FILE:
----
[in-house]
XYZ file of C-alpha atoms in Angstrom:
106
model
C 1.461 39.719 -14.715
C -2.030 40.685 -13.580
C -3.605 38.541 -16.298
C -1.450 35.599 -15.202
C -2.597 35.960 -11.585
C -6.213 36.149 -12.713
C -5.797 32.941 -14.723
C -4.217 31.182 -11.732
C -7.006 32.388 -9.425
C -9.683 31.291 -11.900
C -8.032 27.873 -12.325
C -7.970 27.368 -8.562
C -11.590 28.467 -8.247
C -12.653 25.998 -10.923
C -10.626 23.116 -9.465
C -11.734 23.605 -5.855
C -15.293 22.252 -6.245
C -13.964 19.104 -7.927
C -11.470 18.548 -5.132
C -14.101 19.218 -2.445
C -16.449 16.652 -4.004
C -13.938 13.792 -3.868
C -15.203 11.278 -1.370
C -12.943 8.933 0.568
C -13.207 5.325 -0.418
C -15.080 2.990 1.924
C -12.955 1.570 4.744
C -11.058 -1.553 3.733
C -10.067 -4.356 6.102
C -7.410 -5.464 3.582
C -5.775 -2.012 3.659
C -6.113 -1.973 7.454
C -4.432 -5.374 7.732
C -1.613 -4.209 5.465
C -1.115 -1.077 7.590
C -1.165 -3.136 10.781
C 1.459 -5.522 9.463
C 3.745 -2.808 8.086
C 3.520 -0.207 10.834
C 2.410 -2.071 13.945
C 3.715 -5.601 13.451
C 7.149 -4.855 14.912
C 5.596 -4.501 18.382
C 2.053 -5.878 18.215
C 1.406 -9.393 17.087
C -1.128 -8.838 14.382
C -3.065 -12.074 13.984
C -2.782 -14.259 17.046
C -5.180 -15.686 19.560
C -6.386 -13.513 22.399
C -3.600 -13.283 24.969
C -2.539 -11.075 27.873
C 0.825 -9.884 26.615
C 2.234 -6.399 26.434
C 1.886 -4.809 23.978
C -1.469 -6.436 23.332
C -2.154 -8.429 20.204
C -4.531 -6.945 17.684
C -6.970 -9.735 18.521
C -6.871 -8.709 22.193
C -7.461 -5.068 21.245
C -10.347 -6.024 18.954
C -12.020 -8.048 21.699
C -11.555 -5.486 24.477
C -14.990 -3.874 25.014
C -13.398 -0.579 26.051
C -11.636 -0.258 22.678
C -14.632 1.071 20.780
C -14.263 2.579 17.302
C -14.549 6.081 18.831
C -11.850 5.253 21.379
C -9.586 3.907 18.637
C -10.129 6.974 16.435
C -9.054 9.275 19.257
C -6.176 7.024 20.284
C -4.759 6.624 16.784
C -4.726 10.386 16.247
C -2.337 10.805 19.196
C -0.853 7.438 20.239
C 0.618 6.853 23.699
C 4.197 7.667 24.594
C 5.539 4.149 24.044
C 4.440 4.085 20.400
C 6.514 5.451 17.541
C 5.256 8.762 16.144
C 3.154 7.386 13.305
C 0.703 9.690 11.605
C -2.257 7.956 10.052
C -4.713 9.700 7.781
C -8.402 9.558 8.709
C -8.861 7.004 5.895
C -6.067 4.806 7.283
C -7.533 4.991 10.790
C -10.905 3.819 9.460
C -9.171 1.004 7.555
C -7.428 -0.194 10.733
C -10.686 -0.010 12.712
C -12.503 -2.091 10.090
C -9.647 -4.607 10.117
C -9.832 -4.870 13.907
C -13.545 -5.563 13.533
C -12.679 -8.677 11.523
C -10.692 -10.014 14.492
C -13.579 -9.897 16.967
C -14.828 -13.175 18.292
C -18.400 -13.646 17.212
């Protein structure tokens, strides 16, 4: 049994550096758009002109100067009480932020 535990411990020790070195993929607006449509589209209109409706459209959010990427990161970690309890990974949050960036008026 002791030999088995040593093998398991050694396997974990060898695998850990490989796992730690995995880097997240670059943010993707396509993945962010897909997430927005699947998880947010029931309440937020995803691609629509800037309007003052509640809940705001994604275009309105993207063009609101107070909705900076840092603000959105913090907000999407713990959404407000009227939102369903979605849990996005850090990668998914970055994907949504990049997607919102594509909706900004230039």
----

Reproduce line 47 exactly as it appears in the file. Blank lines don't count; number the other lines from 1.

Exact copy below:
C 5.596 -4.501 18.382